Donkey Kong Country Returns CoverIn case you hadn't noticed, in the last couple of years, the Nintendo Wii has been subject to the revival of a number of key franchises in the company's portfolio; franchises that have either strayed far from their humble beginnings or simply haven't been seen in many years, if not both. The beloved Donkey Kong franchise is the latest to follow this trend—in the footsteps of New Super Mario Bros. Wii, Kirby's Epic Yarn, and even, to some extent, Metroid: Other M—with its newest incarnation, Donkey Kong Country Returns. Interestingly, the game's developer, Retro Studios, is the same company responsible for the reimagination of another classic Nintendo franchise, in the form of the Metroid Prime saga. However, this time—as mentioned—the company was tasked with bringing a series back to its roots, rather than taking it (quite literally) to another dimension. It's been 13 years since we've seen the Kong family in 2D platforming fashion. In fact, the game's titular character hasn't been played in this form since Donkey Kong Land for the Gameboy back in 1995. Well, as the name suggests, he makes a return in DKCR. And what a triumphant return it is.

I previously wrote a first hour review of the game, and now, after spending much more time with it (and considering Retro's history with Metroid), I'm of the opinion that Retro should be given full responsibility over all major Nintendo IPs henceforth. This game is—and I'm trying really hard not to oversell it—perfect. Okay, well, maybe not perfect, but about as close as you can get. I kind of had trouble writing a review because of this. I didn't know exactly how to convey the sheer brilliance of this game, but, at the same time, I know words can only go so far. Only after playing will you understand why everyone's going ape over this—and hopefully, if nothing else, this review will get you to do so.

Final Fantasy Crystal Chronicles: The Crystal Bearers

Full Review

Final Fantasy Crystal Bearers Cover"Some of this game is fun...is that enough for me to keep playing?"

Ever had that feeling? Maybe you trudged through an RPG with a terrible battle system just because you liked a few of the characters. Perhaps you put up with a broken sports game just because the presentation was TV-true. Or maybe you played any of the open-world Spider-Man games recently, swinging joyously through the boxy Manhattan skyline, full of texture pop-in and framerate dips.

Final Fantasy Crystal Chronicles: The Crystal Bearers is kind of like that. Except where the fun elements of these previous examples are woven into the overall progression of the game, FFCCTCB never actually shines the spotlight on its best feature throughout the otherwise lackluster adventure, leaving it merely as a side attraction.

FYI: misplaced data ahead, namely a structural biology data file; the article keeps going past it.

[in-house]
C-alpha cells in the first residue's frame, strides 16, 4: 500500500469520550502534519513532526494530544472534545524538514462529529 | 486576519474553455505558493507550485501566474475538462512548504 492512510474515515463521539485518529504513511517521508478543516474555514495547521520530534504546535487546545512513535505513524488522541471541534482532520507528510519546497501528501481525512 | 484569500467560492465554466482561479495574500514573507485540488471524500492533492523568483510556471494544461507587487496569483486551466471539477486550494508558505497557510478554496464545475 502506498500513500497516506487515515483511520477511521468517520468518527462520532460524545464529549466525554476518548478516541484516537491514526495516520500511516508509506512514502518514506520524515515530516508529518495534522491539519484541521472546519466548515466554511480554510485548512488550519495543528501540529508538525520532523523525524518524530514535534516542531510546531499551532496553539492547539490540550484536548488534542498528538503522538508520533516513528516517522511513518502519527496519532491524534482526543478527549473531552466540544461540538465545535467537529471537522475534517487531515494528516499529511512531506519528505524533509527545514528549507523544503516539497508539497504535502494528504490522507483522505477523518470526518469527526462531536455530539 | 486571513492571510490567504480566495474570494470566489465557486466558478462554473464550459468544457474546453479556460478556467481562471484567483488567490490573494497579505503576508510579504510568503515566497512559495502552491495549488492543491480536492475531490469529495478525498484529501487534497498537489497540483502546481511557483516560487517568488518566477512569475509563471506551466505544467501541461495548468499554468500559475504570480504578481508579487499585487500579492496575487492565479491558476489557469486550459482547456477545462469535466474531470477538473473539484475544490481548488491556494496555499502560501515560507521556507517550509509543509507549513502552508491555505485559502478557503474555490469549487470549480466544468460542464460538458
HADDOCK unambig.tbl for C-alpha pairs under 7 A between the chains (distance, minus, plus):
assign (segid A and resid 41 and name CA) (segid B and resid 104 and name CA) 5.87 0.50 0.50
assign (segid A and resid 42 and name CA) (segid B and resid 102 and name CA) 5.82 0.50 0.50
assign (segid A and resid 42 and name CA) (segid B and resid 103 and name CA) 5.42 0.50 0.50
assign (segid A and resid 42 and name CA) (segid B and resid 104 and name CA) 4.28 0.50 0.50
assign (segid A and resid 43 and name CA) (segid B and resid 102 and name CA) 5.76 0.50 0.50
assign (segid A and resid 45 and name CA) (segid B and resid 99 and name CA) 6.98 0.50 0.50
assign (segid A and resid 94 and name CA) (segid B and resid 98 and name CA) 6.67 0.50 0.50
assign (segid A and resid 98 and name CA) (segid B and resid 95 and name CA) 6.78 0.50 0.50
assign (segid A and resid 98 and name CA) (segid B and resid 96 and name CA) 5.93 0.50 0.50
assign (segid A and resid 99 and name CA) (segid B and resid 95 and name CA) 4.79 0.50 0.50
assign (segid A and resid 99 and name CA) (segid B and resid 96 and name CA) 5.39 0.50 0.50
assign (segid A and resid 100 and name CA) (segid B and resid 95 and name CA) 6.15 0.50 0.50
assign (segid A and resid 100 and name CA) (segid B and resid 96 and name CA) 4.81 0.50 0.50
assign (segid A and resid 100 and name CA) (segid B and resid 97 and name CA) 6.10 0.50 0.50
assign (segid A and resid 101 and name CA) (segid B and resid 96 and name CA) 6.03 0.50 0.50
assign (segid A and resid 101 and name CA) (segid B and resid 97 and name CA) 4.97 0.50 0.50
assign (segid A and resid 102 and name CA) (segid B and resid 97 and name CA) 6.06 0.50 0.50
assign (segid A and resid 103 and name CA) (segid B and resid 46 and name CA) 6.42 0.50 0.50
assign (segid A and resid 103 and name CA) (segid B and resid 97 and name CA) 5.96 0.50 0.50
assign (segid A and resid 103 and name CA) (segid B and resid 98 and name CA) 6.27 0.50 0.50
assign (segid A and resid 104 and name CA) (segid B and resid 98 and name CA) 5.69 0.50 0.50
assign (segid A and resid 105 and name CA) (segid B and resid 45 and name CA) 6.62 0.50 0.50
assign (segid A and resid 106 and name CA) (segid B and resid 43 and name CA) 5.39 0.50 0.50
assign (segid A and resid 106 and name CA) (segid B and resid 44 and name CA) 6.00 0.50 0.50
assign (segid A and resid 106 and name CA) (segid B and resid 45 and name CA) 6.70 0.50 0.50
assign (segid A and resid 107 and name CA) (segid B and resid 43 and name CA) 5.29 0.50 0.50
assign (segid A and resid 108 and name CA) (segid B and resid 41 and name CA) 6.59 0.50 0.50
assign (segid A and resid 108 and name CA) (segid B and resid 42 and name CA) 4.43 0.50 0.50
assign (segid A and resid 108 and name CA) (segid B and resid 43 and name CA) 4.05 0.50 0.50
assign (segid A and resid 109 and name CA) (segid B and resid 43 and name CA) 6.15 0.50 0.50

I was hoping the game would improve after its first hour, and it did...but was it too little, too late?

Zack & Wiki: Quest for Barbaros' Treasure

Full Review

Zack and Wiki Quest for Barbaros Treasure CoverI don't think I've been this disappointed in a video game since Assassin's Creed. Zack and Wiki started off great, but then some realizations start to sink in, and then everything falls off the track. To say I didn't have fun with Zack and Wiki would be a lie, but there are some major problemms with this game.

Before we get into the review proper, Zack and Wiki: Quest for Barbaros' Treasure was released in 2007 by Capcom. I admitted in my first hour review of the game that this was the first non-Nintendo published title I was actually interested in playing. Super Mario Galaxy 1 and 2 are incredible, but I was having a lot of trouble finding something that interested me on the Wii beyond those. Zack and Wiki had been nagging at me for a while and received great reviews, seemed like it was the right way to go.

I understand that my opinion probably differs quite a bit from the normal reviewer, it makes me question whether they actually played the entire game or if expectations of Wii gameplay has really changed this much over three years? But if I wasn't honest in my review, what's the point in writing?

Trauma Team

First Hour Review

Trauma Team CoverClassifying video games into genres can be a tricky ordeal. For example, let's look at Fable. It's a role-playing game because it uses dynamic statistics as modifiers to its core mechanics, right? But one of the traditional indicators of an RPG video game is that it plays out with little regard to nuanced player input: its action is menu driven and often turn based. Fable's real-time combat, on the other hand, relies on player dexterity (as in an Action game) as much as it does the quantifications of the battle engine. So, in our propensity to create subgenres when things don't fit so neatly, we just call it an Action RPG. However, it's hard to be satisfied with this conclusion when one could replace every instance of "Fable" in this paragraph with "BioShock," "Mass Effect," or even "Star Ocean" and it would be no less true, even if all of these games feel completely different in once you get your hands on the controller.

Okay, so there's obviously a problem when so many games in the same genre are so dissimilar. But what about when a game comes along and has no precedent to compare to? Case in point, where the hell does the Trauma Center series belong?